Here is the worst case. Cordero posted all of his career saves before his age 26 season, then suffered a labrum tear. He has had a couple of failed comeback attempts but has been unable to stick in the majors since.
Rod Beck: 127 • 159
Here is a better looking career path. Beck continued to be a dominant closer at 28 and 29, and had a one year renaissance at age 34 when he converted all 20 of his save opportunities.
Mitch Williams: 114 • 78
Wild Thing stayed fantastic at 27 and 28 but was done after that, throwing less than 40 innings the rest of his career (including 6.2 with the 1997 Royals).
Ugueth Urbina: 110 • 127
Urbina remained fantastically effective until his career ended at age 31 with an arrest (and subsequent conviction and 14 year prison sentence) for a machete attack/gasoline dousing incident. Hopefully Soria can avoid that.
Bruce Sutter: 105 • 195
This I suppose would be the best case scenario, particularly with that Hall of Fame induction capping things off.

So we have four pitchers who recorded fewer saves after age 26 and three pitchers who piled up a greater number after that age. It is almost like we cannot predict the future. But this graph of the average number of saves the above pitchers posted by age does show how difficult it is to continue the level of performance Soria has held up in the last three years:

That looks pretty dramatic, but that is not surprising since I cherry picked guys who all were fantastic before turning 27. Some of them are going to flame out and tank the averages. In Beck, Urbina and Sutter, there are precedents for Soria carrying on as an elite closer. Only one of the above examples completely disappeared after turning 27 (Cordero). With a little time and luck, hopefully the Royals can fix whatever is ailing Soria, and he can get back to locking down Royals wins again soon.

Aaron Stilley also writes about Kansas City baseball at his blog here and on the tweeties.

Posted in RoyalsComments (0)

The Biggest Plays From A Crazy Opening Week

It was a wild and crazy opening week at Kauffman Stadium full of extra innings, lead changes, walk-offs, meltdowns and best of all, a 4-2 record for the Royals. Here is a look at some of the biggest plays from each game based on win probability added (WPA) (numbers all from the indispensable Fangraphs):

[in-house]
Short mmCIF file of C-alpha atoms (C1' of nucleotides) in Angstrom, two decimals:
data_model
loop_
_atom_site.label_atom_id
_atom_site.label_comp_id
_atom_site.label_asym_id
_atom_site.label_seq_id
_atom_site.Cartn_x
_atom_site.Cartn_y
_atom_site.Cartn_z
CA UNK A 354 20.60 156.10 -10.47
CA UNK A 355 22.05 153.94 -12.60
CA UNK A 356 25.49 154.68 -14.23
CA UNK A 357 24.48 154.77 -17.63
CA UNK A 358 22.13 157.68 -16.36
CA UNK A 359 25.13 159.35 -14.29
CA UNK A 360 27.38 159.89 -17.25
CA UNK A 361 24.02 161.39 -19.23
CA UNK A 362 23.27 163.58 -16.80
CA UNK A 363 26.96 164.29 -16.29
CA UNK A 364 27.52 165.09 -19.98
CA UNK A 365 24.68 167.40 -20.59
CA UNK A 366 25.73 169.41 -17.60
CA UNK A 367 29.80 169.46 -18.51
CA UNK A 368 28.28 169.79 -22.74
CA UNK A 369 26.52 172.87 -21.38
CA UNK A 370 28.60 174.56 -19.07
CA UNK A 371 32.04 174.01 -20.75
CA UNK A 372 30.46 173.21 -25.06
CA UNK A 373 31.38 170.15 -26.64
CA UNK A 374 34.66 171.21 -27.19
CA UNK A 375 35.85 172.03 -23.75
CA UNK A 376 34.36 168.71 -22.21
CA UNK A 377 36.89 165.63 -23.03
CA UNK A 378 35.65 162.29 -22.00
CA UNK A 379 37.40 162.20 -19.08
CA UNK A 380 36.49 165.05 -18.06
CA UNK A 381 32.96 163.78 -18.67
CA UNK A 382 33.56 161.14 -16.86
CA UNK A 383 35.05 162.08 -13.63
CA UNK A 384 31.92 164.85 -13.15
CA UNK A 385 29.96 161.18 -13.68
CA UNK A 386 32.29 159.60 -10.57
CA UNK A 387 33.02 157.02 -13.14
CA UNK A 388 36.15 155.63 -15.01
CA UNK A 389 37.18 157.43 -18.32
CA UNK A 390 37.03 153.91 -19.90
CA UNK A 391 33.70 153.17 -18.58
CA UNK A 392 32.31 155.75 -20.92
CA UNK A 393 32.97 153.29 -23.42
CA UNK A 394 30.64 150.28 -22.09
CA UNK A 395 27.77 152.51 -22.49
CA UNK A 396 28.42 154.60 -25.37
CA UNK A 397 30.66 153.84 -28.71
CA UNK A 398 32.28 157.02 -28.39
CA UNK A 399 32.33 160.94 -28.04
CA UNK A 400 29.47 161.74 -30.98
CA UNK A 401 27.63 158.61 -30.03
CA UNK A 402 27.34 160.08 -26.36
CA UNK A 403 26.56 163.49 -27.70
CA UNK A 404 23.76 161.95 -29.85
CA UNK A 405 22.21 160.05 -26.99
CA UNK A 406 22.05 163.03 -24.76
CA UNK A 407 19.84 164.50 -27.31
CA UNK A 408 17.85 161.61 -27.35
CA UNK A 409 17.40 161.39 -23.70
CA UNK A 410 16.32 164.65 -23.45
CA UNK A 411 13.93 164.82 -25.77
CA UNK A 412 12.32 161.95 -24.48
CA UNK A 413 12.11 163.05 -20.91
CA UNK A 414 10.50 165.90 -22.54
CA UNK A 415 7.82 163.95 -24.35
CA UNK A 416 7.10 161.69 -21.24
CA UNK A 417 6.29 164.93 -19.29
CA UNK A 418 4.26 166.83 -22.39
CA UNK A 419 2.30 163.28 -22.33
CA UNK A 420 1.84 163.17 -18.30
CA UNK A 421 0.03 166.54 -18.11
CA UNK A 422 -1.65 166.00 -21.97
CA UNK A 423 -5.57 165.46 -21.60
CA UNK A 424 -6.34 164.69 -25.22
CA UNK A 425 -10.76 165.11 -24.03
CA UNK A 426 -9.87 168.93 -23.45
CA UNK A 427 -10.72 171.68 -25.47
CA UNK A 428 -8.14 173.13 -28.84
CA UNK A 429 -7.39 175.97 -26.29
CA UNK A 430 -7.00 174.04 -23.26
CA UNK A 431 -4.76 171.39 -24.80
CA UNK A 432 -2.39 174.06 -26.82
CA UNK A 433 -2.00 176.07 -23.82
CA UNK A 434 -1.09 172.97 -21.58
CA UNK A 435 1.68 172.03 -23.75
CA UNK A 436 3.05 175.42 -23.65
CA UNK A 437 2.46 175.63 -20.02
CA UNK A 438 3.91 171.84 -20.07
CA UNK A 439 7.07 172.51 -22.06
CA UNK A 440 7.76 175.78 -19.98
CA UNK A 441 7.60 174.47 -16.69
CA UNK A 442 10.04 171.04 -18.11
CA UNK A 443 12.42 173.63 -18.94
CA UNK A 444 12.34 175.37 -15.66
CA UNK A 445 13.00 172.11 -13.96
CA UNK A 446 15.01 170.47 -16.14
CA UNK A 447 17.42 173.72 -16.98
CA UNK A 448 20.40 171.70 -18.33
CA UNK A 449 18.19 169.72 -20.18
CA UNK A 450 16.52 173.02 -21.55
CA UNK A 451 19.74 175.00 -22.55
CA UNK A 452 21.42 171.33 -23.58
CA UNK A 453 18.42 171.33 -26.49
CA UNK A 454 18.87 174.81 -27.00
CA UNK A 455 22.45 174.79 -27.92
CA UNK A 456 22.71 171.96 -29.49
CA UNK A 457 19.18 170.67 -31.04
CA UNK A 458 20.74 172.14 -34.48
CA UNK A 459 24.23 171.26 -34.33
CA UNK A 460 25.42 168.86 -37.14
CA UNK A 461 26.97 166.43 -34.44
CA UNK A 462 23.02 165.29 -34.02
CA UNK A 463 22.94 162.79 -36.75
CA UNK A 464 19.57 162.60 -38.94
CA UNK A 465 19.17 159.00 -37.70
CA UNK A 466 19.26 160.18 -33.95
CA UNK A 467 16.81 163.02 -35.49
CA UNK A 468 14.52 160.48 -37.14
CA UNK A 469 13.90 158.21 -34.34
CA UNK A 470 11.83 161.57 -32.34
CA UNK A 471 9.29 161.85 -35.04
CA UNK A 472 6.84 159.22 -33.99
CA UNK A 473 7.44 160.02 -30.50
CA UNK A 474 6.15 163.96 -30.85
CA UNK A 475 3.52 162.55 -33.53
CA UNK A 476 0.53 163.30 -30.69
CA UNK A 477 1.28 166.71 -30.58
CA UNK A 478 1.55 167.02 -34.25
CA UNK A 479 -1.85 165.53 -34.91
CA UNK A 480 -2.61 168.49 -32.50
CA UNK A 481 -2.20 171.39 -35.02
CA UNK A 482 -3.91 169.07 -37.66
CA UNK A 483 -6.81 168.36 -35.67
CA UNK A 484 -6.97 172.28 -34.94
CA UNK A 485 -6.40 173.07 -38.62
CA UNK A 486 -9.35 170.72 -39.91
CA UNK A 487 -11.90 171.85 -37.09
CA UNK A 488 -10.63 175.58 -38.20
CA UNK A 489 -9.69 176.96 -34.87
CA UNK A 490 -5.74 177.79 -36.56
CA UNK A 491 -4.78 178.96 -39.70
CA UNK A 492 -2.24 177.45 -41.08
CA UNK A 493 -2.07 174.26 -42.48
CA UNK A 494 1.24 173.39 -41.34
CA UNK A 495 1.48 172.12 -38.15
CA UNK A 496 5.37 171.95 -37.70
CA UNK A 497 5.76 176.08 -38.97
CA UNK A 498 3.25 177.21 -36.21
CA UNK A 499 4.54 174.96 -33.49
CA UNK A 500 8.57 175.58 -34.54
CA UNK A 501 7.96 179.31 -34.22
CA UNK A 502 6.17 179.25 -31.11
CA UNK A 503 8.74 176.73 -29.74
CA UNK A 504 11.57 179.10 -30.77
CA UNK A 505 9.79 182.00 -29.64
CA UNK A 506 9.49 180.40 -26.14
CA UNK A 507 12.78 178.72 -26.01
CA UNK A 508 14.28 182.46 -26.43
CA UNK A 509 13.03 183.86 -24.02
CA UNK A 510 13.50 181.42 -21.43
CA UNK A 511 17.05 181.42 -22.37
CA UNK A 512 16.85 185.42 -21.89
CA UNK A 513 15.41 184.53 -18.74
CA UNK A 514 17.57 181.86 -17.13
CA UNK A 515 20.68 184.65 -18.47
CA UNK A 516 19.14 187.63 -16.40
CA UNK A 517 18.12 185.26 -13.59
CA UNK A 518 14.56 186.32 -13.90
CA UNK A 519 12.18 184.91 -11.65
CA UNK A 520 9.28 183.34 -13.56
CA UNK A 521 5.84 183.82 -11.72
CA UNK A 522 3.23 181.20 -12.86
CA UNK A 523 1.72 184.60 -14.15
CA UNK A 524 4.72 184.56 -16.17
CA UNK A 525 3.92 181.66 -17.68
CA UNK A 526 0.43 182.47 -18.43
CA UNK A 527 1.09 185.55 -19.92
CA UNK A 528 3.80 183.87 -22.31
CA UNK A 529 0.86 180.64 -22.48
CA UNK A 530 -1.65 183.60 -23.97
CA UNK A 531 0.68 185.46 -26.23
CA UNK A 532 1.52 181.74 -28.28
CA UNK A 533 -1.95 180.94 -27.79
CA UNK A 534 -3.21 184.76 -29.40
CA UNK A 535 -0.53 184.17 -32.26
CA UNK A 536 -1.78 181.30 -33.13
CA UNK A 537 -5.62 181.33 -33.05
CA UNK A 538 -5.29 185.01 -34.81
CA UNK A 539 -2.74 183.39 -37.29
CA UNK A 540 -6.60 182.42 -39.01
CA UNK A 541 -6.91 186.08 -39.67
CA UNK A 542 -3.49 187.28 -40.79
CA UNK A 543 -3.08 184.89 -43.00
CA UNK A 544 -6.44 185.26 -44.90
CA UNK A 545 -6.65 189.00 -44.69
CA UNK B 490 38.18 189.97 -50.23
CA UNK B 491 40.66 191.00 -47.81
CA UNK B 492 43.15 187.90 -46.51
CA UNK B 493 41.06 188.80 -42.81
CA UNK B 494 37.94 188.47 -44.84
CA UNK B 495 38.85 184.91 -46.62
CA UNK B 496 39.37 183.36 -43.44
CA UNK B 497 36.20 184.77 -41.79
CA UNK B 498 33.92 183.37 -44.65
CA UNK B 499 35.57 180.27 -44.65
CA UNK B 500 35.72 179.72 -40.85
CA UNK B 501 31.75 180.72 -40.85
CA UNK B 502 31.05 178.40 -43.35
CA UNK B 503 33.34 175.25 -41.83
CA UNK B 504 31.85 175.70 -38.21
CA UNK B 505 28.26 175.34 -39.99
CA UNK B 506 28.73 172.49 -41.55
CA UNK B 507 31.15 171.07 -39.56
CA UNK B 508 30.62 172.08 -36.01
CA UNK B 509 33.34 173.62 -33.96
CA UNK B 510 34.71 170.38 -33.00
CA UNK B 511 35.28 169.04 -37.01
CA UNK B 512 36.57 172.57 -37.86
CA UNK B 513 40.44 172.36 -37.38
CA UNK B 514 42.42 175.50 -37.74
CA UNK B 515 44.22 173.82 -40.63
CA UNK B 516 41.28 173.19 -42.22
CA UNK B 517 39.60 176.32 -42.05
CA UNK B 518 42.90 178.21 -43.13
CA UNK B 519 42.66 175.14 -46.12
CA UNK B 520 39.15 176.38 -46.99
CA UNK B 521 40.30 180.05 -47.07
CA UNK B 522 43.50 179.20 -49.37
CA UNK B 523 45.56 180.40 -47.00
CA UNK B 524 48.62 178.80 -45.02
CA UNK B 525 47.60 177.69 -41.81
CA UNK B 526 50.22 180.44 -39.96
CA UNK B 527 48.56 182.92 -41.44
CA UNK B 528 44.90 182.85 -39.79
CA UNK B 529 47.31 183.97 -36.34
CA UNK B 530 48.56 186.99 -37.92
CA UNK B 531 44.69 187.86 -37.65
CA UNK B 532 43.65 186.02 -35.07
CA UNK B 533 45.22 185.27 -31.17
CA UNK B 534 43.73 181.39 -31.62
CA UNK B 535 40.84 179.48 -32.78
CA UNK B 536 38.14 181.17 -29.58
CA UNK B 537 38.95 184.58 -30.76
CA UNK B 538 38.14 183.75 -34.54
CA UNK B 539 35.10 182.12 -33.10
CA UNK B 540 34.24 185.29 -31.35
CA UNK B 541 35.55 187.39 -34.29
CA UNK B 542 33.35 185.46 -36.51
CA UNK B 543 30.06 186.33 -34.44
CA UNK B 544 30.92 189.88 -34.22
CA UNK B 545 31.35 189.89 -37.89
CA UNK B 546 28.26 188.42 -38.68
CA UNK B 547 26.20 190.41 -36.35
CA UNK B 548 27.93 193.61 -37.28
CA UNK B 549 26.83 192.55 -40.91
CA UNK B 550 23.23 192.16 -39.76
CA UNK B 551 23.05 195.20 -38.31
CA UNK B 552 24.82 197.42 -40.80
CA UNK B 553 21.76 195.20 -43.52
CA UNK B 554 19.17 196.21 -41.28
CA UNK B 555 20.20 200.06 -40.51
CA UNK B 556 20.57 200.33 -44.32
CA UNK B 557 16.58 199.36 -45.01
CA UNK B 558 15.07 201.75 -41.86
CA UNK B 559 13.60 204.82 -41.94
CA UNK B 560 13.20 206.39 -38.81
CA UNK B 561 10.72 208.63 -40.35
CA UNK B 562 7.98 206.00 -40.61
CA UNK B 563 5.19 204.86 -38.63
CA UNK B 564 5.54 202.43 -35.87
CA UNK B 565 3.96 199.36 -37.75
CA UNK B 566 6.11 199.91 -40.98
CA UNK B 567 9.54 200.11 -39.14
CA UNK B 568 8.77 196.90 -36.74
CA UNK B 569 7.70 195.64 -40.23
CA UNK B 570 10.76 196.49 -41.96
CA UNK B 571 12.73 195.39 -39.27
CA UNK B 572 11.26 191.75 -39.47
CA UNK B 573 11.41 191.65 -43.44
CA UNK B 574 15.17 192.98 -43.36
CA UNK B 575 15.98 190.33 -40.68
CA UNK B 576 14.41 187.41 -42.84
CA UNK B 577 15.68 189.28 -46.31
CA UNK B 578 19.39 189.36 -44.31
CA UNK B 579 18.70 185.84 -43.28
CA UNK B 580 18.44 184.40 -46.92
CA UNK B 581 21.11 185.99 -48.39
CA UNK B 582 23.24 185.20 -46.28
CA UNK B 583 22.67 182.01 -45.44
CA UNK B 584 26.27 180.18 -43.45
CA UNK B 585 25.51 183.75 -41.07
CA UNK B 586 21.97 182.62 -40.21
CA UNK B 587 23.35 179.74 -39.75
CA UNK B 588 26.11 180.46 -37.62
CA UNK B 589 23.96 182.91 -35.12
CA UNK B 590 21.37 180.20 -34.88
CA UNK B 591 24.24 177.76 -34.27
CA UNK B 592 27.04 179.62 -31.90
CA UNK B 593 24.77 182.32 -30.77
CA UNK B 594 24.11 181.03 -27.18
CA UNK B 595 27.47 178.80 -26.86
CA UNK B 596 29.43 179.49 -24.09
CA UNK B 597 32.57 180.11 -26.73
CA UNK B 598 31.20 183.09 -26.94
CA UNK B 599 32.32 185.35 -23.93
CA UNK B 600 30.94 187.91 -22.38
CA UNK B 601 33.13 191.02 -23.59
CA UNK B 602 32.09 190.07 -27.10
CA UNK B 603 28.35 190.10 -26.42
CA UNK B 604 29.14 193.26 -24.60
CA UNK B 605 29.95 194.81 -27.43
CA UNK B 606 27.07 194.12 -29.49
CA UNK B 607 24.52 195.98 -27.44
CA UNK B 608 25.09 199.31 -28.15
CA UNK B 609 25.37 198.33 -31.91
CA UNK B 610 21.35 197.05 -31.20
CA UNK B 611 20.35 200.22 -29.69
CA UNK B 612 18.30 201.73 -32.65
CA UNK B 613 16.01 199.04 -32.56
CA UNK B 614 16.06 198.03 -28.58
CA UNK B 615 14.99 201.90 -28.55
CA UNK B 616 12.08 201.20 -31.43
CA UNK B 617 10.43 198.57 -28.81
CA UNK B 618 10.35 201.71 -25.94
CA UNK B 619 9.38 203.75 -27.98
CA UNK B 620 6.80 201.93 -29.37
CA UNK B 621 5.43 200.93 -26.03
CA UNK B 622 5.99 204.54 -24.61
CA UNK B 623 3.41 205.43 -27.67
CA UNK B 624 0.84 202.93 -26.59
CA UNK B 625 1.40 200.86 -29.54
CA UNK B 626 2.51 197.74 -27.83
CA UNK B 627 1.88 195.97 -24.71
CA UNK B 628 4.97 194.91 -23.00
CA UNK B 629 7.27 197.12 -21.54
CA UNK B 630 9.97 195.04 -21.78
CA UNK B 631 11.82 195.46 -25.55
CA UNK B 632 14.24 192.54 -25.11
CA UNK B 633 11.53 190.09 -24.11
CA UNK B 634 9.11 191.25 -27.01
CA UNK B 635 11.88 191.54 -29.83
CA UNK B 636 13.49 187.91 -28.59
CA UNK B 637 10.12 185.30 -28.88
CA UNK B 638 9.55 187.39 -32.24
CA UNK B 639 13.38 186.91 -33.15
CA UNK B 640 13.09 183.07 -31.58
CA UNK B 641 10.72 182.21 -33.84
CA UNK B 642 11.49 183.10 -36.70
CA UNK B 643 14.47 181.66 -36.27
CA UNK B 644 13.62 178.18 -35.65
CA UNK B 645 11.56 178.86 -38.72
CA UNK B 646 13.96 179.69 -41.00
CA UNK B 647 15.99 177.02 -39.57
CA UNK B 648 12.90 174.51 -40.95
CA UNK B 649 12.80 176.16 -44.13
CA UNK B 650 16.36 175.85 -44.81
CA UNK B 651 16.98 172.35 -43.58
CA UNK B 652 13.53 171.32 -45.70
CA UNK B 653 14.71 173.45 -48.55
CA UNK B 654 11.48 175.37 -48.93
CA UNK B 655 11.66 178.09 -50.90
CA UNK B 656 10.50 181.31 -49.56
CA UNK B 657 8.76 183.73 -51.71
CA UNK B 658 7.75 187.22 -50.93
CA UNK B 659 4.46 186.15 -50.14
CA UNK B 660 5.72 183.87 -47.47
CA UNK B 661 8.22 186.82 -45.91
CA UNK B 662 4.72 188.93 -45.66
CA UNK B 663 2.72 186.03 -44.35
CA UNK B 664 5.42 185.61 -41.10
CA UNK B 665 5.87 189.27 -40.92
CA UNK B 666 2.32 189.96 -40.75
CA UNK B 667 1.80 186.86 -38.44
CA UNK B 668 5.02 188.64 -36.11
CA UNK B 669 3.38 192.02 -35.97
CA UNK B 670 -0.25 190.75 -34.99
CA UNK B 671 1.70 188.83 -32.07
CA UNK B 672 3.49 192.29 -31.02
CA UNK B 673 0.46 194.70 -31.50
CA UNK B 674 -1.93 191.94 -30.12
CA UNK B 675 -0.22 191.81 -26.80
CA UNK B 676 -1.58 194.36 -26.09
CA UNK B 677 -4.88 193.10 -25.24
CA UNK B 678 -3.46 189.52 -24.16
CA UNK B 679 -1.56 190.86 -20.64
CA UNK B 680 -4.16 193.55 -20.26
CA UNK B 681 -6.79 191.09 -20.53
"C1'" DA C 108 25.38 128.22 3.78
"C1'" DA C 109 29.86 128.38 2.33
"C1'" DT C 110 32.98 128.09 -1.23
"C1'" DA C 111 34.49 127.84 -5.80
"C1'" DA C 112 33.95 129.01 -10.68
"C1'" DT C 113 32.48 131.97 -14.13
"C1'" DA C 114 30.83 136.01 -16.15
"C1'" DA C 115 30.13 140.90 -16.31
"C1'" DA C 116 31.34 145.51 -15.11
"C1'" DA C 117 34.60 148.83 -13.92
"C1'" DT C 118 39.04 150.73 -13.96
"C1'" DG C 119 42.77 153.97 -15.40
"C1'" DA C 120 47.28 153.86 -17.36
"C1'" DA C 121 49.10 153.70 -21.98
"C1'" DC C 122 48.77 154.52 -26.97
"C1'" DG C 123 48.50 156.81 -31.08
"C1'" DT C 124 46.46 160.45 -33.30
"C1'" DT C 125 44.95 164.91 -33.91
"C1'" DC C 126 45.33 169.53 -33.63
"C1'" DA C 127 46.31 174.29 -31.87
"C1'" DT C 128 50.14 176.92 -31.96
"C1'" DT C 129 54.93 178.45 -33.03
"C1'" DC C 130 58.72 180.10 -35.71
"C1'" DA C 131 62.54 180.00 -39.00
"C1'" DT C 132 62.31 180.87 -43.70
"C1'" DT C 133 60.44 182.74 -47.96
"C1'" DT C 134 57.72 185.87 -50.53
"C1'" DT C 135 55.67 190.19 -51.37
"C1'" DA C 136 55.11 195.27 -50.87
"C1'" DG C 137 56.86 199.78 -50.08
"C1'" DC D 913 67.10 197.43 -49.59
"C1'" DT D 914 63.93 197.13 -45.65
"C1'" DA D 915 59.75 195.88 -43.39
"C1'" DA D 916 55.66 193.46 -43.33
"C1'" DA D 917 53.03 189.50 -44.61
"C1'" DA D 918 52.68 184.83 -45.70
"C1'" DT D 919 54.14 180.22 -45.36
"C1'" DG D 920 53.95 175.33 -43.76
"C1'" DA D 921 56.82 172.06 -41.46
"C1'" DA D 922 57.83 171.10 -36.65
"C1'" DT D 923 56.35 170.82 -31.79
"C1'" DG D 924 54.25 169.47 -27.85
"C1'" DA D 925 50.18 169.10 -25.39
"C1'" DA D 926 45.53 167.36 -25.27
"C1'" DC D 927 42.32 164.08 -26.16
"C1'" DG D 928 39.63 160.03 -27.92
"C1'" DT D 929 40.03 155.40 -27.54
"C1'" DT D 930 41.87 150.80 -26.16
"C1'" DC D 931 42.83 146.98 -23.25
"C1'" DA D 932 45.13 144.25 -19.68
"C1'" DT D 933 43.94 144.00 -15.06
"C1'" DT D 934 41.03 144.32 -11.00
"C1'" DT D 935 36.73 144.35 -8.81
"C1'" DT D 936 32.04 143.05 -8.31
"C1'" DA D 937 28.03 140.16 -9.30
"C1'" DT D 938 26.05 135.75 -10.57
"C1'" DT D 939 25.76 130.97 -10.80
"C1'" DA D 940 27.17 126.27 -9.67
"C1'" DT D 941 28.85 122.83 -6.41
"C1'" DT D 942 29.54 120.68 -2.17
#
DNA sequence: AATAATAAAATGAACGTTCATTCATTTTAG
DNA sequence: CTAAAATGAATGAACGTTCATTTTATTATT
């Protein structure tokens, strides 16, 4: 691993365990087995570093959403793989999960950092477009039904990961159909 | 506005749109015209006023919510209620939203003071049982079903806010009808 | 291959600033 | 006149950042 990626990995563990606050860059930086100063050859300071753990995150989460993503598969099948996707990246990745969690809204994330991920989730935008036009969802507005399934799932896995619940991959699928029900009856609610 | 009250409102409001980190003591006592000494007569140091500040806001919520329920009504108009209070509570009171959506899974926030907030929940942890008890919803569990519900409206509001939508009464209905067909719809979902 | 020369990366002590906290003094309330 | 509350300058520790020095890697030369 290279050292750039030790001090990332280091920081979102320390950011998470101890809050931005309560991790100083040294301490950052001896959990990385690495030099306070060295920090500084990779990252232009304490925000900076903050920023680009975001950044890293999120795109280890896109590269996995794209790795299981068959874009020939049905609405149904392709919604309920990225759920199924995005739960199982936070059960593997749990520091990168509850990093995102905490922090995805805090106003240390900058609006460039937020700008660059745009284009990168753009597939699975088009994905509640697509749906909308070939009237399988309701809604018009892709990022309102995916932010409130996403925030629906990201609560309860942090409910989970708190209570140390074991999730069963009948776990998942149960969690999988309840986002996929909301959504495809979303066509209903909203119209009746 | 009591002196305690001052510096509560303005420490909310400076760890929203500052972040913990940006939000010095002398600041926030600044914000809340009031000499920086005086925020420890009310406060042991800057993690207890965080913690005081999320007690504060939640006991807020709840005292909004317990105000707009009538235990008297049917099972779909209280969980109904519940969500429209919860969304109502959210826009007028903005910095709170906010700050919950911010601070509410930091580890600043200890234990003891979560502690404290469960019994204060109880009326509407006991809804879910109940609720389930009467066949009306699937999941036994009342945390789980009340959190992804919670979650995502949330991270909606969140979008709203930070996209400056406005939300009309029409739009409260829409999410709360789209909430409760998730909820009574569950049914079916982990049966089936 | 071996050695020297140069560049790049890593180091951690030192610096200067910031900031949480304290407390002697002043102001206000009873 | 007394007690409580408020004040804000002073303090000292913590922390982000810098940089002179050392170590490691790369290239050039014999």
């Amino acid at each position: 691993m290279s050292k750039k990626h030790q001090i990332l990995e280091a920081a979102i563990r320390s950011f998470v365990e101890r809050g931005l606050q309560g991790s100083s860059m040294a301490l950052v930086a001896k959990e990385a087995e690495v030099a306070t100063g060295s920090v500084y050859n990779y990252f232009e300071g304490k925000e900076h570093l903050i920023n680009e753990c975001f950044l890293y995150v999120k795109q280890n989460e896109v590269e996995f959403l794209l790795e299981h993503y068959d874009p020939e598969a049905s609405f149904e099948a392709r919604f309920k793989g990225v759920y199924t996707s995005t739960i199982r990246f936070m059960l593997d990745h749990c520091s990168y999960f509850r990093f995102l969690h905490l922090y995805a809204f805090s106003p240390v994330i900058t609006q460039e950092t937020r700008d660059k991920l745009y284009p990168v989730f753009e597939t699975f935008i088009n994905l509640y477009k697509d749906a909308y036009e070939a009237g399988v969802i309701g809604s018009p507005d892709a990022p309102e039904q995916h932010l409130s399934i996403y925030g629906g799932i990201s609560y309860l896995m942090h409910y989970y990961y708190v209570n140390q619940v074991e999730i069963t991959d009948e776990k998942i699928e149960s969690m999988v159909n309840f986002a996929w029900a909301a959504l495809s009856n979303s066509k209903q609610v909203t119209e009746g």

March 31 • Angels 4 Royals 2

The opener did not feature any of the dramatic swings that the next five contests did. The key moment of the game came when the Royals threatened to come back in the bottom of the eighth after Melky Cabrera, Billy Butler and Kila Ka’aihue walked the bases drunk with just one out. They were down 2-4 but had raised their win expectancy (WE) to 38%. Jeff Francoeur stepped to the plate but struck out, which dropped the Royals WE down to 23%. Alcides Escobar was up next with a chance to play hero, but flew out instead, and the Royals chances fell all the way down to 8%.

(WPA is a descriptive or “story” stat, meaning it describes what happened without necessarily reflecting a player’s true talent. Still, it is worth noting that Escobar had the worst WPA in the majors last season and has jumped out to the worst WPA for the Royals so far. Hopefully some timely hits will start falling in for him. The good news is he has looked outstanding with the glove.)

April 1 • Royals 2 Angels 1

The start of the four-game winning streak, and first of three walk-off wins on the week. Not surprisingly, Kila’s 9th inning bomb was the play of the game, boosting KC’s WE from 64% to a cool 100%.

April 2 • Royals 5 Angels 4

The Royals came-back came in the eighth inning this time with a couple of unlikely names doing the damage with the bat. With two outs and two on, the Royals were down 3-4, and had just a 31% WE. Light-hitting Matt Treanor knocked Billy Butler in with a single to tie it, and also-light-hitting Chris Getz gave the good guys the lead for good with a single of his own. KC’s WE shot all the way up to 86%.

April 3 • Royals 5 Angels 4

More late-innings madness, this time in both the ninth and 13th innings. Down by two in the bottom of the ninth, things were not looking good until suddenly the bases were loaded; Wilson Betemit had the biggest hit for the Royals all week (judged by WPA) when he doubled in two runs. Tying the game resulted in a mammoth 51% swing in WE in the Royals favor. The teams locked horns for four more innings before Treanor continued an amazing first week as a Royal with a walk-off ding dong. Even though it won the game, it had a smaller impact on WE (39%) than Betemit’s game-tying double.

April 5 • Royals 7 White Sox 6

How about another extra-inning, walk-off win? Once again it was the hit to tie the game that had the biggest effect on WE, rather than the walk-off hit itself. The tying runs came on a mammoth home-run from Bam Bam Butler, boosting the Royals WE from 20% to 56%. Cabrera’s single in the 12th wasn’t bad either, moving the WE from 70% to game over.

April 6 • White Sox 10 Royals 7

insaness

The magic ran out in another crazy game. It looked like the Royals were going to win in non-dramatic fashion for a change after jumping out to a 5-0 lead and handing a 6-3 lead to Joakim Soria in the ninth. Soria got two quick ground-outs, and the game was basically over. The Royals WE was 99.6%. The White Sox had flat-lined and were moving towards the light. Three singles and a walk later, the White Sox were within one run, but the Royals WE was still 83%. Next came the biggest WPA play of the week when Carlos Quentin doubled in the tying and go-ahead runs, swinging the WE 66% in the White Sox’s favor. It appeared the Royals might come back from the collapse when Ka’aihue doubled in the tying run in the bottom of the ninth, moving the WE 42% back in KC’s favor. The Royals couldn’t score. Then in the 11th, the Royals got their WE all the way back up to 83%. In a repeat of opening day, Jeff Francoeur and Alcides Escobar squashed a rally with back-to-back outs. It was not to be this time, and the Sox finally finished the job in the 13th inning.

Top five plays by WPA during opening week:

-66%: April 6 • 9th • Carlos Quentin go-ahead 2B

+51%: April 3 • 9th • Wilson Betemit tying 2B